PhishLabs Research Exposes Level of Cybercriminals’ Misuse of HTTPS

The phishing Activity Tendencies Statement for Q3 2017 from the Anti Phishing Working Consortium has exposed the level to which cybercriminals are misusing the Hypertext Transfer Protocol Secure (HTTPS) procedure in phishing attacks.

Websites utilizing HTTPS encode the link between the browser and website to avoid man-in-the-middle attacks. There has been the main change from HTTP to HTTPS by online traders as well as other companies to offer an additional degree of safety and make sure buyers can submit confidential information like credit card details and passwords safely on their websites.

During the last 2 years, there have been main coverages in the general press of the requirement to make sure that sites begin with HTTPS and contain a green lock showing they are safe before confidential information is inserted.  Nevertheless, several buyers have been led to trust that if a site begins with HTTPS it’s safe and legitimate. Although the first point is surely correct. The second isn’t ensured. Cybercriminals have also been accepting HTTPS and utilizing the impression of safety to get confidential information.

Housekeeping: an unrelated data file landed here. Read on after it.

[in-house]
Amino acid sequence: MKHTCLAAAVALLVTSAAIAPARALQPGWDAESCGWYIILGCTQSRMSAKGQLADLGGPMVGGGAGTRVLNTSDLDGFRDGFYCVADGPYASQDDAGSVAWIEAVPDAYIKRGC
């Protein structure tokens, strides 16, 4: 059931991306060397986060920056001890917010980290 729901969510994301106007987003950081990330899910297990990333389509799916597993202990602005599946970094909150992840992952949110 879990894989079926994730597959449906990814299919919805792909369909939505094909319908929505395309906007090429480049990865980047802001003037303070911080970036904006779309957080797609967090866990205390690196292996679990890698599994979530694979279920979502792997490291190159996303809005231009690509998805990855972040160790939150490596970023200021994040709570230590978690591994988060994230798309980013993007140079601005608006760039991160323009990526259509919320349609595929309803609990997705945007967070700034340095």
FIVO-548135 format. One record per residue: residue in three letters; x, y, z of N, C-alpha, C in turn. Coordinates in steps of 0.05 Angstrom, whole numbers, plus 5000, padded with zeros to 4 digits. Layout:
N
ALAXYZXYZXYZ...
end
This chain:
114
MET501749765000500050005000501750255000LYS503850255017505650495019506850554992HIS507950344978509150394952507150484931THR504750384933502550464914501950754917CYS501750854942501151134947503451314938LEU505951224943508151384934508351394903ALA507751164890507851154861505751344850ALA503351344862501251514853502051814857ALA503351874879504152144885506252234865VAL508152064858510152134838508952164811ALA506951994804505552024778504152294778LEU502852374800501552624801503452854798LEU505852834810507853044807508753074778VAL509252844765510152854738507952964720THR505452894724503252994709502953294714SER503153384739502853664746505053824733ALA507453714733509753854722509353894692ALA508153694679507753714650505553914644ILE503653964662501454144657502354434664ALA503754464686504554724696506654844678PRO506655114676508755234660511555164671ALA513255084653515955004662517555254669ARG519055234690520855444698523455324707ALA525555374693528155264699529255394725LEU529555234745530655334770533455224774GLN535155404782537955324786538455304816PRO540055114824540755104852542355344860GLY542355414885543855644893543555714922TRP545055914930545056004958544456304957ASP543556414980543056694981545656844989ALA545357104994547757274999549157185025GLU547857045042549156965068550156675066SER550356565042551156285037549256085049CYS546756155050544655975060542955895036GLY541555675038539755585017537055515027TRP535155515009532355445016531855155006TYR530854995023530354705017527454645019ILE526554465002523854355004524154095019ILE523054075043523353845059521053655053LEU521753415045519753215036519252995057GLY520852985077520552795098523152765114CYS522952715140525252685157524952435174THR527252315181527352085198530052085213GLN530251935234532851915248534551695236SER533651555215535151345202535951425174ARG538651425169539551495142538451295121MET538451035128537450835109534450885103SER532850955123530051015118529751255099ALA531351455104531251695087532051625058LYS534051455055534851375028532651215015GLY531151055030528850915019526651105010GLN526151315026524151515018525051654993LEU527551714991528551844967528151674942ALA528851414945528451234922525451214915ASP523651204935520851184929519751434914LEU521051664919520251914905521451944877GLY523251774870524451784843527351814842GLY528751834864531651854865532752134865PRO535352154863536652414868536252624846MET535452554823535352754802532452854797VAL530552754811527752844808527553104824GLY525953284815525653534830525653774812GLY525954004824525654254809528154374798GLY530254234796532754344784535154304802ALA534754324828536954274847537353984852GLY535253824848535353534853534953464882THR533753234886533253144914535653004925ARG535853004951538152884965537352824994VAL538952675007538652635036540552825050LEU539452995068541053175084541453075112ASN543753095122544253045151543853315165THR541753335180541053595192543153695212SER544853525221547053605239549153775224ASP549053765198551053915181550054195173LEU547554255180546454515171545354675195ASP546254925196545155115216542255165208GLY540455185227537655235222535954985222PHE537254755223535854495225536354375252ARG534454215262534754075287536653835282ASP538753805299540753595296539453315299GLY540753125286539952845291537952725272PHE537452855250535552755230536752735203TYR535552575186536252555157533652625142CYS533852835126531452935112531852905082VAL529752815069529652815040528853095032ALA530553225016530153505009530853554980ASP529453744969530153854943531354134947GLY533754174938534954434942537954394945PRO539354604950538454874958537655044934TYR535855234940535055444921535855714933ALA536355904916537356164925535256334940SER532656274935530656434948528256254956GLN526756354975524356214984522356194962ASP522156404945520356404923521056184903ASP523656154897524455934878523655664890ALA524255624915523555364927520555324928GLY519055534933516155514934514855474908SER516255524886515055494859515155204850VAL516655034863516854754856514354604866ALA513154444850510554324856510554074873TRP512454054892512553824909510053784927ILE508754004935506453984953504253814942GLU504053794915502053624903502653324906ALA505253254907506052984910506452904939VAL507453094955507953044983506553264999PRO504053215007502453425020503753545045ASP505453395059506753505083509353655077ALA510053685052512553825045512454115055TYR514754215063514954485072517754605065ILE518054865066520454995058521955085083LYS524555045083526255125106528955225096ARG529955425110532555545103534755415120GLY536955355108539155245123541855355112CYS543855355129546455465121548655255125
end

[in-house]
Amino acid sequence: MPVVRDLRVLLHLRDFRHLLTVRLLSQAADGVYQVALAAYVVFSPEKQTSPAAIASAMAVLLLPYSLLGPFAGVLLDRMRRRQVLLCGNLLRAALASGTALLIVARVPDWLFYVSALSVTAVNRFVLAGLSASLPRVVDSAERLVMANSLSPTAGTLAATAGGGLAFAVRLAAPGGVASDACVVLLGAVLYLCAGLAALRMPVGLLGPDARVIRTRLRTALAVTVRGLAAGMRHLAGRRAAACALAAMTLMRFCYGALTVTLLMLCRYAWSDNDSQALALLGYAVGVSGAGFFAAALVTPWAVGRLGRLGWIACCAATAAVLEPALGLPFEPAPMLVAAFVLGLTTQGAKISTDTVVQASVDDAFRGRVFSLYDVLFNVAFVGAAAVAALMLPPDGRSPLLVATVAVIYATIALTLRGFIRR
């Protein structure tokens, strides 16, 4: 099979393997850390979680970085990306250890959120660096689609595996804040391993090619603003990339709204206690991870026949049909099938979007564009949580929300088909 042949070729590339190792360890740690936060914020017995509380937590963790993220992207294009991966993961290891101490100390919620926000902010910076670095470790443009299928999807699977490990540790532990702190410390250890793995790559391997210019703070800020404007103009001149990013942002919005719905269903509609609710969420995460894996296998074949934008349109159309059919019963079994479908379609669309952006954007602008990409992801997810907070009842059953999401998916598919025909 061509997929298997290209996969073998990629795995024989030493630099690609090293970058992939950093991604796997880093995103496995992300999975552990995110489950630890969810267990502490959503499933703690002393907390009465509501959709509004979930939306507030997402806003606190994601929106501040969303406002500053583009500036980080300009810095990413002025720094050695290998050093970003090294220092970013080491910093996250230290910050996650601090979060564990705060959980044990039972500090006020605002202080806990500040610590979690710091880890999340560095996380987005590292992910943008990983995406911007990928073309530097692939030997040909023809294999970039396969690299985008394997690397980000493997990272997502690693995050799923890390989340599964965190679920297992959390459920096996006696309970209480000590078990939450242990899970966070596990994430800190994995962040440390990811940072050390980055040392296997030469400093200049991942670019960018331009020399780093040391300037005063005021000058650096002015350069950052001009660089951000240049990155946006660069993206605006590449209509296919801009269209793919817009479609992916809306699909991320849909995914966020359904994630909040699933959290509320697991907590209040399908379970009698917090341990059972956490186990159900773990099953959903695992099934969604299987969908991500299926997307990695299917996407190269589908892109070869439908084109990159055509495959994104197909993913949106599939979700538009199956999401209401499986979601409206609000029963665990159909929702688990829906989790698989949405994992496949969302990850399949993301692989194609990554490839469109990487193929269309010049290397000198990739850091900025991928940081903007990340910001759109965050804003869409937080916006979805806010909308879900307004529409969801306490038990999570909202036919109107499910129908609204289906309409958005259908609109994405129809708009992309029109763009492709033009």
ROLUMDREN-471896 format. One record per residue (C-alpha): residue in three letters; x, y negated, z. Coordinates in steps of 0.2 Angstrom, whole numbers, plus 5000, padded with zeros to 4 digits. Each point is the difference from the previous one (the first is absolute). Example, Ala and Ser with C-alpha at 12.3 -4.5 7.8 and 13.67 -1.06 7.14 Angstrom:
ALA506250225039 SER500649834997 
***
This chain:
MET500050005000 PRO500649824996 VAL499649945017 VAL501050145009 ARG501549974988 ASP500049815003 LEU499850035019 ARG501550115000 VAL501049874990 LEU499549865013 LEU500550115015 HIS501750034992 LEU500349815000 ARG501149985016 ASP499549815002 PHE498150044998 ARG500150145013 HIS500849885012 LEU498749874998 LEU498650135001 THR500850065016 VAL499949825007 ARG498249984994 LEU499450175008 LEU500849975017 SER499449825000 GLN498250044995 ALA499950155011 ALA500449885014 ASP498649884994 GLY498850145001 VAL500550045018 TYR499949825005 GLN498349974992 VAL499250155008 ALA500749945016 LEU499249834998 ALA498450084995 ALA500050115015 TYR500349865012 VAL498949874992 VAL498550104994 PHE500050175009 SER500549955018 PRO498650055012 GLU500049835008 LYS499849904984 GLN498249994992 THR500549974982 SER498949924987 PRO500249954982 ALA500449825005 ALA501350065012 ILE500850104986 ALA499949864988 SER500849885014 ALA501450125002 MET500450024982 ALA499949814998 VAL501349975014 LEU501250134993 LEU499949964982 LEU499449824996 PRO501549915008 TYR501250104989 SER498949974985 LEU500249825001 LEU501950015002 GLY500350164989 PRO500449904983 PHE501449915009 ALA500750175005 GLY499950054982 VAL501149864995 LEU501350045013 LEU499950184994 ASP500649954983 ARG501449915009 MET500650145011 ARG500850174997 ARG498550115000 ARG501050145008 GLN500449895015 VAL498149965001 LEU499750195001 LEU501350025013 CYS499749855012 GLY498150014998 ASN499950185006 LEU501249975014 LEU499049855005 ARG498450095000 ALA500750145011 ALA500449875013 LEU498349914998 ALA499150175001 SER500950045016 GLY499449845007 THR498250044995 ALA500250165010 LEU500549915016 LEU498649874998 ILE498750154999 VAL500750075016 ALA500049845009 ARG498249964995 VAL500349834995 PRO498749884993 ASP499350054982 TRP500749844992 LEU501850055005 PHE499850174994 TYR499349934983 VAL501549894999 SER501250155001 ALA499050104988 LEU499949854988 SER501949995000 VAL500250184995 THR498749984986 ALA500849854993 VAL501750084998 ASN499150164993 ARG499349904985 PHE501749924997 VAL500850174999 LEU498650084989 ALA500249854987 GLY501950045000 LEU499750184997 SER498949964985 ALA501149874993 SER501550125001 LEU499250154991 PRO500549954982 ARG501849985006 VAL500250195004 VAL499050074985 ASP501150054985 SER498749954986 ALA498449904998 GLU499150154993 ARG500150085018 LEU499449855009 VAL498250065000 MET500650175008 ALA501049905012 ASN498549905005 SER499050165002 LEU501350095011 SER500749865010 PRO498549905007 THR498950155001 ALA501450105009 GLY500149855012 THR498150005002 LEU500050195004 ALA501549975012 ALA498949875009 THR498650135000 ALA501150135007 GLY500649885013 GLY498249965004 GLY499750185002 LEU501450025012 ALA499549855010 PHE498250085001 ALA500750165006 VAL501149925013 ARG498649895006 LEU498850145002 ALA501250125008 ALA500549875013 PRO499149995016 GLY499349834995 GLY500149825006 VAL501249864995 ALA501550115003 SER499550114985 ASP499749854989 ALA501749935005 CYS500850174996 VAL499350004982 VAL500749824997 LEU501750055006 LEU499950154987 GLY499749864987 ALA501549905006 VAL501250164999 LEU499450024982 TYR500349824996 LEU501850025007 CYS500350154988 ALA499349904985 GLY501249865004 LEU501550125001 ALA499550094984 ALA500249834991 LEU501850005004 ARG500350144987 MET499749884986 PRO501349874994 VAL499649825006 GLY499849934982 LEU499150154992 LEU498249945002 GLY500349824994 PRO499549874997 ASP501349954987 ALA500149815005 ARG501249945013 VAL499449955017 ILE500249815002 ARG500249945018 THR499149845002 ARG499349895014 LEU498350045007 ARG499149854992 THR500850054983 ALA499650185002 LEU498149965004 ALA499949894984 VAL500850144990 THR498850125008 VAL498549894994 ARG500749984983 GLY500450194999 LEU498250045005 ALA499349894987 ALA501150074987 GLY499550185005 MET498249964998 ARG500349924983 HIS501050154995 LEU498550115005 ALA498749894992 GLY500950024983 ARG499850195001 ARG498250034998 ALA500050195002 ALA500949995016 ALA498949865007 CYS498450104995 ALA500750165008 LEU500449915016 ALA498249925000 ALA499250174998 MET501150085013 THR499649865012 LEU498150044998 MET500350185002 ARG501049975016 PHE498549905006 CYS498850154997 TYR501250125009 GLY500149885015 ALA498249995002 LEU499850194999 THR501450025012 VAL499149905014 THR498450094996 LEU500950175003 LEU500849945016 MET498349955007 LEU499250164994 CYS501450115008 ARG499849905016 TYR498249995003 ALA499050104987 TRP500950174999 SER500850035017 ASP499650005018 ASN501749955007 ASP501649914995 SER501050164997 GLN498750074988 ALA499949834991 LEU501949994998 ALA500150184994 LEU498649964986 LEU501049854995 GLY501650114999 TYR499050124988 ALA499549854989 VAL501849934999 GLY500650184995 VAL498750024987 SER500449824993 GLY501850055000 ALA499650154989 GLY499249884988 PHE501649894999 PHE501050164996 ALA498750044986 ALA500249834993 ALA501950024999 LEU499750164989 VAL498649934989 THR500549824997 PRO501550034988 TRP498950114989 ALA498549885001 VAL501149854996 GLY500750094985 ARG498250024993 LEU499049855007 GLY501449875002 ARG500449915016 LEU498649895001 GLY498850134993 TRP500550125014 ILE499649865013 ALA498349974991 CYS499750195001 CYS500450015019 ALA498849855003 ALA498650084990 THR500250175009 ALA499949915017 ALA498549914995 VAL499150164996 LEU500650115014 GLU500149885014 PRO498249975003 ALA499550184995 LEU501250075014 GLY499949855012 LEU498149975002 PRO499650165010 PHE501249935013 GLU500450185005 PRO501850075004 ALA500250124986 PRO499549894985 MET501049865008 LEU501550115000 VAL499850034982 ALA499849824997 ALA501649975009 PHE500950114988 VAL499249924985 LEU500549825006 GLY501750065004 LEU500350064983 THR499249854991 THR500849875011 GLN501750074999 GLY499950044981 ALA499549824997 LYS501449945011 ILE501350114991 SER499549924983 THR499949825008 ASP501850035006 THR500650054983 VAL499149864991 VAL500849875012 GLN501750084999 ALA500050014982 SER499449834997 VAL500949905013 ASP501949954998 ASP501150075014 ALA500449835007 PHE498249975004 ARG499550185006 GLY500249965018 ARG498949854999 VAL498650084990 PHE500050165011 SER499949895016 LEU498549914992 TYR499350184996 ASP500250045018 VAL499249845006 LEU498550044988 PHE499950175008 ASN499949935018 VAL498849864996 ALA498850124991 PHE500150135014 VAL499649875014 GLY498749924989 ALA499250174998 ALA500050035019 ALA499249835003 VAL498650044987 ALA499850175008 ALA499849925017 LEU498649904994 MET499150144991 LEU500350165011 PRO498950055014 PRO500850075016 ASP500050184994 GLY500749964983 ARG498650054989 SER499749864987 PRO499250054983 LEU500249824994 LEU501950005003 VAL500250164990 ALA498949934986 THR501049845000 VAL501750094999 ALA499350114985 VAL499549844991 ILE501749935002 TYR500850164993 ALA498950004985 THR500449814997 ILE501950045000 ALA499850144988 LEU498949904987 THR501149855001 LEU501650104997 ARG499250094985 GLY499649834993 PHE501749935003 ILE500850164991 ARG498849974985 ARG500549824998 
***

For its statement, the APWG utilized data accumulated by PhishLabs. Phishlabs, a paying member of APWG, studied 54,631 exclusive phishing sites in Q3, 2017 and observed that nearly 25% of phishers have also switched to HTTPS. In several instances, they have received free HTTPS encryption documents letting them carry out their phishing attacks.  To put the 25% number into proportion, this time last year the proportion of phishing websites that utilized HTTPS was only 3%. Since the obtainability of free HTTPS documents increases, the proportion will definitely increase.

There is a usual tendency that for site proprietors to shift to HTTPS, partly stimulated by search engines like Google declaring that HTTP websites will be marked as unsafe. Nevertheless, PhishLabs notices that in its scrutiny of HTTPS phishing attacks in 2017 versus two of the most usually attacked varieties, 75% of the phishing websites used to affect those varieties were hosted on wickedly listed HTTPS websites.